It’s time to get real. I’m wasting too much time every day on pointless stuff online, and I’m not even enjoying it.
This is hardly some novel realization; I’ve been off most social media for over a year now. But I’m still finding ways to waste my life in an endless series of apps I’m “just checking” for some new hit.
Sometime this weekend, I just got fed up. It can’t be that hard to just… stop doing this. Can it?
I mean, I understand that it’s very easy to succumb to digital distraction. I understand that this software is designed to exploit deeply compulsive loops in our brains. But isn’t that a textbook mindfulness problem? This is what I’ve been training for all this time!
The basic task is clear: to slow down my decision-making and mindfully decide whether everything I do during “productive time” is the right thing to do. Rather than go up against diabolical tech empty-handed, though, I have a secret weapon. I’m calling it a “Day Log.”
I’m putting a notebook and pen on my desk right next to my computer, and when my mind reaches for a distraction, I will reach out and grab the notebook instead. I’ll make a log entry about what I was doing, what needs to be done, and how I’m feeling, and I’ll use this to figure out what to do next.
It’s not just about the stopping and thinking; the physical, analog object is part of the solution. It’ll be the anchor in the present and the physical body, like the breath during meditation. If writing longhand is to screwing around online as just breathing is to monkey mind, this should do the trick.
Practically all my meditation training has been in disciplines of opening the attention to admit all available phenomena, in order to learn to be present with them. But as someone easily irritated by sensation, it’s incredibly therapeutic to me to close my attention to outside phenomena, especially if I’m trying to concentrate.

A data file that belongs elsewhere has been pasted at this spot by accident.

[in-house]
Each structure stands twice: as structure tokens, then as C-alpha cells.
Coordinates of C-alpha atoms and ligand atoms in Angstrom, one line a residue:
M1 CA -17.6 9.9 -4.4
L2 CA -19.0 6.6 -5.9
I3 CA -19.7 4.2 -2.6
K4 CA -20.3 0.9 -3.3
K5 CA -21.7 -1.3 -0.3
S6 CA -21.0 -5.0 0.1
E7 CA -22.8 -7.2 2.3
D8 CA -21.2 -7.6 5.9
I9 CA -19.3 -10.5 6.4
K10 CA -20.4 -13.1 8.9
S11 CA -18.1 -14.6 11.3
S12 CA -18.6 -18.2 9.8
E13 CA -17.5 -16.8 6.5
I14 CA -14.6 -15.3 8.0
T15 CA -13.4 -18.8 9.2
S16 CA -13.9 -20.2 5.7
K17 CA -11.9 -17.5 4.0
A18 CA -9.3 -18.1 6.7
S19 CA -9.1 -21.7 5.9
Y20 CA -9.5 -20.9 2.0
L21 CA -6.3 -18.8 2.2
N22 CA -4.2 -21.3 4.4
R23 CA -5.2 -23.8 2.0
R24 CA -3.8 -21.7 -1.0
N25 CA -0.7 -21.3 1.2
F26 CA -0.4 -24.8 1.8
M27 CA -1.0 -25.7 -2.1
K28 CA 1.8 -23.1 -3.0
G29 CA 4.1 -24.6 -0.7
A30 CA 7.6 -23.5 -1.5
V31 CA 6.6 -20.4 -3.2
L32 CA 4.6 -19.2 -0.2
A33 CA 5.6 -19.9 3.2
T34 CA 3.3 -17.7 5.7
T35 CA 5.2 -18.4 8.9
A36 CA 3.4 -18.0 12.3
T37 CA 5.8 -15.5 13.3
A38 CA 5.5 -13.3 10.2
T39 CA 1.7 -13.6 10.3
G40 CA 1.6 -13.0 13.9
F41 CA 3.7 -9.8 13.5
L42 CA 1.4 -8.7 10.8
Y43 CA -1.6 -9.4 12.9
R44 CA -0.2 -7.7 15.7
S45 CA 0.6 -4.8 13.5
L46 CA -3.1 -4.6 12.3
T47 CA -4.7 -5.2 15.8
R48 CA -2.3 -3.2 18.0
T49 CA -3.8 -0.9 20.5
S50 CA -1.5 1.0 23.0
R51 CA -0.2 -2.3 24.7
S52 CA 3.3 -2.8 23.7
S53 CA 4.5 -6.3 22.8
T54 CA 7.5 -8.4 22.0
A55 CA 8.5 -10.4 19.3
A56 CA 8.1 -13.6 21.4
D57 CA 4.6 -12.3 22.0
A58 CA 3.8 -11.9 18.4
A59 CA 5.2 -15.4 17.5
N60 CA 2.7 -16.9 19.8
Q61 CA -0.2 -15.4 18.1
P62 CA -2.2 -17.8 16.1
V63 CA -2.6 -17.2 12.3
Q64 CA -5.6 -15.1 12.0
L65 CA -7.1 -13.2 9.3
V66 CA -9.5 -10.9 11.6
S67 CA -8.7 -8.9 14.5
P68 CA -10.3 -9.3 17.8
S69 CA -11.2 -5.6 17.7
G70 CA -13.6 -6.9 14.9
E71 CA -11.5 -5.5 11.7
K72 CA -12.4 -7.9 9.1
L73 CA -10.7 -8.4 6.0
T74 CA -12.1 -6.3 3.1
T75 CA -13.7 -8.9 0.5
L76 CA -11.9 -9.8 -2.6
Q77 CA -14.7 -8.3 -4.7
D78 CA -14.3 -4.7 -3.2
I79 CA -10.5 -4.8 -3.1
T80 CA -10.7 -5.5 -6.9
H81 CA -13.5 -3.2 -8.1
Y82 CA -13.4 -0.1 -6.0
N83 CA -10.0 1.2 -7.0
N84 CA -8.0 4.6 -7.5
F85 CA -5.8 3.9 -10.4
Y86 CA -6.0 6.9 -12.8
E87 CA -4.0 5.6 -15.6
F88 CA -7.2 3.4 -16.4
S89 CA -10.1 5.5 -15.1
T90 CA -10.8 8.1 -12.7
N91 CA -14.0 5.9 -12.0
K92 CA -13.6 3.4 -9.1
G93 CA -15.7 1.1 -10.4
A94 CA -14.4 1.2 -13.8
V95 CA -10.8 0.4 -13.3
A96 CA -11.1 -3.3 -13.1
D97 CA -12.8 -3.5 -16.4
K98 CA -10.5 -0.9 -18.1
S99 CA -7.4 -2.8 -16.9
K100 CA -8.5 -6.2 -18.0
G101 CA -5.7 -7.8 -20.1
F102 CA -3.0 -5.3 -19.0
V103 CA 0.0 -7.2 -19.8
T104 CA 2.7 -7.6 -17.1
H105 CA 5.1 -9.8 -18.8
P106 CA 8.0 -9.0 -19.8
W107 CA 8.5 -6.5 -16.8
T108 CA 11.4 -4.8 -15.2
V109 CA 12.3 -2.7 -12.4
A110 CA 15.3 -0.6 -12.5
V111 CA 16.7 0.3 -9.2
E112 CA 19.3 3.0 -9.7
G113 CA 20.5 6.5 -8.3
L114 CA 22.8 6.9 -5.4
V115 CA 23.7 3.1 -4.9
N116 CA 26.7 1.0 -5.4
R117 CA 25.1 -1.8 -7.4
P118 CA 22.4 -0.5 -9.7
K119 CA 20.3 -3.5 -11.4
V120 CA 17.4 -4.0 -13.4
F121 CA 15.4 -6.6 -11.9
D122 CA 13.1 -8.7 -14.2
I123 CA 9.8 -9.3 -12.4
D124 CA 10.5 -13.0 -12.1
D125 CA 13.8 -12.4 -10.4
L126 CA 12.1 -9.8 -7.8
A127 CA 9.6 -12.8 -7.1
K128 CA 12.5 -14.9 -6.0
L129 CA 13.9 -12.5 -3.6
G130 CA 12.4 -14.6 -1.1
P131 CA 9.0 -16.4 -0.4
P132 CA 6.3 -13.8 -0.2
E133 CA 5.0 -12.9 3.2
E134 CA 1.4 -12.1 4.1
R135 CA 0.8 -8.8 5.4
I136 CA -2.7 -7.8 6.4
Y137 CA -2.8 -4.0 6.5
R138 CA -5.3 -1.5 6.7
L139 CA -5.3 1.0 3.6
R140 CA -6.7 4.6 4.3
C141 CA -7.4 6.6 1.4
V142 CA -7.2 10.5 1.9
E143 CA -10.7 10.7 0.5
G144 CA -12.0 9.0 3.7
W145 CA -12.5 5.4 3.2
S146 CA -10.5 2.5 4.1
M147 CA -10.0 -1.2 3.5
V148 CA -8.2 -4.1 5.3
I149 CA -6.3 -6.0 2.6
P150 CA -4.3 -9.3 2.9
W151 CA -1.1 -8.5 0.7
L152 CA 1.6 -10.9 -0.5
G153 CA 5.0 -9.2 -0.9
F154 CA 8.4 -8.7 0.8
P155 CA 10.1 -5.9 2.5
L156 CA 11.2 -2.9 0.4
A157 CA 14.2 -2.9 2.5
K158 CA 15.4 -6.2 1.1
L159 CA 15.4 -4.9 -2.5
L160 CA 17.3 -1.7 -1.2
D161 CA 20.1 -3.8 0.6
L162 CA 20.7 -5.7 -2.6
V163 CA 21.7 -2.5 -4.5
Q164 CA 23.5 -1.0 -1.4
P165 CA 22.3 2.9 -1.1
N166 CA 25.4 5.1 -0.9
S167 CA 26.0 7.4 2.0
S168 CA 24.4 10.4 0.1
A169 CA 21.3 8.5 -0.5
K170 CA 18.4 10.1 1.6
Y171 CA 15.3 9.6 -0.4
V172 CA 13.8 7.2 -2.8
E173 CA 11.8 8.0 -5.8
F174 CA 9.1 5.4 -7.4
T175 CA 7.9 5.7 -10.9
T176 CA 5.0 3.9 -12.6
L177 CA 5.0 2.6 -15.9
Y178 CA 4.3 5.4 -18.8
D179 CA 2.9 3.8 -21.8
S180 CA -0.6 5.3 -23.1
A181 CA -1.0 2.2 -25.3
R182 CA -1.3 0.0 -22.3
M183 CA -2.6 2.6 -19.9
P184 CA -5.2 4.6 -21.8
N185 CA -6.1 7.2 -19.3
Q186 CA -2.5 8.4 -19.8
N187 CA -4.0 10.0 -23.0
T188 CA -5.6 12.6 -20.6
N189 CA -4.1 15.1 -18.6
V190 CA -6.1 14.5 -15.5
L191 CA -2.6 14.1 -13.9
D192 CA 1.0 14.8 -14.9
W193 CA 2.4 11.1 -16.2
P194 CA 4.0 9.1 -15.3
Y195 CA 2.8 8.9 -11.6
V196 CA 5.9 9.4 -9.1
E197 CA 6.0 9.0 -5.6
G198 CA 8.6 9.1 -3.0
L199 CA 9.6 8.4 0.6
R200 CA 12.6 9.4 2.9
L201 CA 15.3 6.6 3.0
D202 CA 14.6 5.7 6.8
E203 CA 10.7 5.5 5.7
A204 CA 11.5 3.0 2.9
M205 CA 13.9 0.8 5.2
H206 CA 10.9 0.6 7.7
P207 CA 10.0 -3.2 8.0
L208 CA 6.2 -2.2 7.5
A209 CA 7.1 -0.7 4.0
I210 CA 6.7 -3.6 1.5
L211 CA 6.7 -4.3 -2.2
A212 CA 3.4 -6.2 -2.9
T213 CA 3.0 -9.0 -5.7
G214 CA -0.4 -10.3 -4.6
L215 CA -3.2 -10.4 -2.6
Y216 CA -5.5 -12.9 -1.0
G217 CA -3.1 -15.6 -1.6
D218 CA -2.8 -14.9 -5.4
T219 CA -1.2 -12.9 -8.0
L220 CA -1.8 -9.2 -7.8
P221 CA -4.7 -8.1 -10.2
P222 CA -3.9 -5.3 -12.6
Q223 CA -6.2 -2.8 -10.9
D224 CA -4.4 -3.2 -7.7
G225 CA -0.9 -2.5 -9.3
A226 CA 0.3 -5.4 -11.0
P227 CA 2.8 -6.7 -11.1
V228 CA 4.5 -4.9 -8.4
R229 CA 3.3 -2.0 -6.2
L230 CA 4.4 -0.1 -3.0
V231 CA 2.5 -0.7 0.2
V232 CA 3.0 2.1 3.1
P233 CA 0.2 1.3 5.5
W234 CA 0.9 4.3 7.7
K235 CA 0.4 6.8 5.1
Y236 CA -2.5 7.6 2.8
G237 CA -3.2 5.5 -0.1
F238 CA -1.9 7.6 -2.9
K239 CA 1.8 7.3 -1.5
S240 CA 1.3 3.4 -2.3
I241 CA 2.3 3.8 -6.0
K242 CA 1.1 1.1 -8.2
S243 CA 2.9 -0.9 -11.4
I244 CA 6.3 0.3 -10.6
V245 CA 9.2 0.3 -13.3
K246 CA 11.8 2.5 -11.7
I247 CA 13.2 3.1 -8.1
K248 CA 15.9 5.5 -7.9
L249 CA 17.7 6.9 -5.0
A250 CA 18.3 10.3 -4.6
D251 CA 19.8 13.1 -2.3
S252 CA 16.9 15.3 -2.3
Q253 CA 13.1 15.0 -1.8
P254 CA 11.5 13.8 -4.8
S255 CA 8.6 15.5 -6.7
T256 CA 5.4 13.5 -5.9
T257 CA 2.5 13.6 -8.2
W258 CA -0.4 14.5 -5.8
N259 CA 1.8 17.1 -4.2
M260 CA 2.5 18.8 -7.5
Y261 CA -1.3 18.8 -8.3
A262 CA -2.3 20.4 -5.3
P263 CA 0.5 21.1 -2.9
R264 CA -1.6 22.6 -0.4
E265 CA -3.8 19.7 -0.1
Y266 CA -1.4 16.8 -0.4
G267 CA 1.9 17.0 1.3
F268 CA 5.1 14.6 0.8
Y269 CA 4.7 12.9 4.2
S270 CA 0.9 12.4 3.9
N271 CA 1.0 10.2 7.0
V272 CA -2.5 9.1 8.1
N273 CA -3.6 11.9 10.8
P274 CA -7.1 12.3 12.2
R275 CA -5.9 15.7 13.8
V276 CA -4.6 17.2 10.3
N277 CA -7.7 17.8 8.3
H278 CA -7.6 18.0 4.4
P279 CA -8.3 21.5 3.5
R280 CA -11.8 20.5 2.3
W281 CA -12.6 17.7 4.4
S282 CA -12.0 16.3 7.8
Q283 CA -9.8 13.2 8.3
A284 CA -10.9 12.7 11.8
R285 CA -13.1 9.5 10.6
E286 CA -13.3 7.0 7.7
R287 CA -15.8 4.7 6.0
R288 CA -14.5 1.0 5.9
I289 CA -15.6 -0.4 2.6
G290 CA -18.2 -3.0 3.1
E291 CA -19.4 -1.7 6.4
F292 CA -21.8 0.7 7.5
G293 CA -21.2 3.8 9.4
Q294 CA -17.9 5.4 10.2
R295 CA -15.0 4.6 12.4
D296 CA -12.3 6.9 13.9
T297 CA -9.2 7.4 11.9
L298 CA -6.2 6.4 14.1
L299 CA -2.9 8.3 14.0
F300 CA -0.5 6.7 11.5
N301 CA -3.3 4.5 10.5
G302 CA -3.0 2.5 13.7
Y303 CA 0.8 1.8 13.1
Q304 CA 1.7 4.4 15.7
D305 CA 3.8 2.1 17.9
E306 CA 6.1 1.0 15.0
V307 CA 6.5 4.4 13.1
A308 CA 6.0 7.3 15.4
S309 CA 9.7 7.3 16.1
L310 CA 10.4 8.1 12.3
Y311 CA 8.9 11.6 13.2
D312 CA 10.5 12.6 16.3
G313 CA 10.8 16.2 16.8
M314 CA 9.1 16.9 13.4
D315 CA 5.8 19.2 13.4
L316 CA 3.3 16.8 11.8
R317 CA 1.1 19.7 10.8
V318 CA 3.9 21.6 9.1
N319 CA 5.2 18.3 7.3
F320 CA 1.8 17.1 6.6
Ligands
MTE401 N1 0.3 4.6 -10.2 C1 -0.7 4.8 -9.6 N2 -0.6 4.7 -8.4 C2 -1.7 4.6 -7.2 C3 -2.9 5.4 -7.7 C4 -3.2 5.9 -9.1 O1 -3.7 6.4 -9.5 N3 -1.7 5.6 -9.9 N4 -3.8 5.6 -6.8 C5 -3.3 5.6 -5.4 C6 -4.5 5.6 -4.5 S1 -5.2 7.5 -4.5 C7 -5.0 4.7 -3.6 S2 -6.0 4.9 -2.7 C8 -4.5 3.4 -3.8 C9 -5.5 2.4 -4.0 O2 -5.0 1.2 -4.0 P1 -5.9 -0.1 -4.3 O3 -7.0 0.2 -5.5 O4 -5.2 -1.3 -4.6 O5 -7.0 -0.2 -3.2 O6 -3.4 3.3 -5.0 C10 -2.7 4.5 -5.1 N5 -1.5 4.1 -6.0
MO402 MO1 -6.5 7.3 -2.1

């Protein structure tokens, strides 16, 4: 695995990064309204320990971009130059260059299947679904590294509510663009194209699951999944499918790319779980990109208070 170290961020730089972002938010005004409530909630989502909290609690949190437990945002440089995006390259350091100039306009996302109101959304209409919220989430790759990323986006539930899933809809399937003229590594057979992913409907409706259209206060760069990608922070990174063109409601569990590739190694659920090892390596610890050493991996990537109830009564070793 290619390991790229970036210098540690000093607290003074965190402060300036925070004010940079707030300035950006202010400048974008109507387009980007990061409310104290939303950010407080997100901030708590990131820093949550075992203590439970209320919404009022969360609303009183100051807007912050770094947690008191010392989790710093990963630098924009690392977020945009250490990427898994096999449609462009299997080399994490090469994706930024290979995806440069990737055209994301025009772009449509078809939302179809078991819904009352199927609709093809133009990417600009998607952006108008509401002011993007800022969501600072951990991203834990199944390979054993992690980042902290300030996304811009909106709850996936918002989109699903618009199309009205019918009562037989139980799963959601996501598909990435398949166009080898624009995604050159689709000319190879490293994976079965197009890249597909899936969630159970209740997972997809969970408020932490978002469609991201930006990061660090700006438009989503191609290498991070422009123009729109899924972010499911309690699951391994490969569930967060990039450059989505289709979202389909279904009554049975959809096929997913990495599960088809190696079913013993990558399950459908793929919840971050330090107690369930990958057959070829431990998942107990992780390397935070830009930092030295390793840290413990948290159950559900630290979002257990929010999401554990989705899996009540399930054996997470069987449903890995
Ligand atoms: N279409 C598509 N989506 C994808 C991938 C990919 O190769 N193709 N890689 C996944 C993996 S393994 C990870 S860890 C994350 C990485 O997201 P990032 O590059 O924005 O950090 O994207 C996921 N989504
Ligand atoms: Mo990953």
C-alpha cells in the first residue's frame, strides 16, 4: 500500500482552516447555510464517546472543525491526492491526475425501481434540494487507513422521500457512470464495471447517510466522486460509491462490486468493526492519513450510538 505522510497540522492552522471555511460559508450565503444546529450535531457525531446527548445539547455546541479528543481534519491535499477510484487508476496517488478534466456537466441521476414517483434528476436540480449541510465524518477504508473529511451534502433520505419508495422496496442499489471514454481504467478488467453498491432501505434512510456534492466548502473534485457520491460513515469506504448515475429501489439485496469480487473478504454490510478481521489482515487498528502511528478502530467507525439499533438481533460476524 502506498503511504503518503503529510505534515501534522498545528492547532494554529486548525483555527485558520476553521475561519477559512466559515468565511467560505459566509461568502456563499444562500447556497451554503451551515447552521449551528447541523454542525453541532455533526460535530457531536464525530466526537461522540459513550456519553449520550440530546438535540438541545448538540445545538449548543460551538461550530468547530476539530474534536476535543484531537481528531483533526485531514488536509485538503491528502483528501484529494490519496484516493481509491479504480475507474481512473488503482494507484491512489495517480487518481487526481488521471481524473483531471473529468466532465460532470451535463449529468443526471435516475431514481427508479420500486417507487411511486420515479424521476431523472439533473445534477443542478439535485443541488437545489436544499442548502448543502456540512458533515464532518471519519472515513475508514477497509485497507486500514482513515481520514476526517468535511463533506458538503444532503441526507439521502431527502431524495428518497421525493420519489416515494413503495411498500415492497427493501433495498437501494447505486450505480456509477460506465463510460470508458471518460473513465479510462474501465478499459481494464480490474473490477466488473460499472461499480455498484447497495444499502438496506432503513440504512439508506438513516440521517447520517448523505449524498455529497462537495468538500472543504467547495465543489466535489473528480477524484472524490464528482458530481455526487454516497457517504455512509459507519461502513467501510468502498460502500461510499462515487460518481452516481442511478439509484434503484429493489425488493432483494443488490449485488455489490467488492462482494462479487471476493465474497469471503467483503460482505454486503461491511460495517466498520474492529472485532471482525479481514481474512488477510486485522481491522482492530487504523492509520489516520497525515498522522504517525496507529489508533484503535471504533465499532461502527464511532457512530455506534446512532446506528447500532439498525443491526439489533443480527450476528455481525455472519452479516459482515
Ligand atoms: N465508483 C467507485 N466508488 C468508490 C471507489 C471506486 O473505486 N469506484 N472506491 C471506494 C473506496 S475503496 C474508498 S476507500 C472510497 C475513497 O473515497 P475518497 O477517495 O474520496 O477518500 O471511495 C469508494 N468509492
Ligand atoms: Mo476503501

Even though it’s the opposite of my meditation instructions, I can’t shake the feeling that I’m still practicing when I’m doing this.
Often I can’t achieve this state of closed concentration without a pair of noise-canceling headphones and a good myNoise setting. But once I’ve got the world well and truly blocked out, deeply interesting things begin to arise.
For one thing, my mind quiets itself. I get a clear sense that the thinking part of my mind is like the surface of a pond, and the world is chucking rocks into it all the time, creating unending turbulence. When I artificially put a force field around the pond, it quickly goes still. Only slight perturbations from below the surface ripple out, and they dissipate without a trace.
An emotion of relief arises, too, and that quickly gives way to compassion. All beings are having rocks tossed into their ponds, and even the best force fields are impermanent. My gratitude for a brief respite is powerful enough to reorient me towards the outside with an attitude of leaving no trace, tossing no rocks, even a desire to protect others from disturbance.
Doesn’t that sound super Buddhist? Yet no Buddhist-trained person has ever told me to block out sensations. Maybe I just haven’t asked the right question yet.
Sometimes my desire to meditate is about achieving something. Sometimes I desire a peaceful mental state I know is temporary. Other times I desire a deeper, more permanent peace that I imagine is compounding over my lifetime of meditation.
Sometimes my desire to meditate is about taking care of something. I feel scattered or stressed or upset, and I want to work through those feelings, whether for my own benefit or to protect the people around me.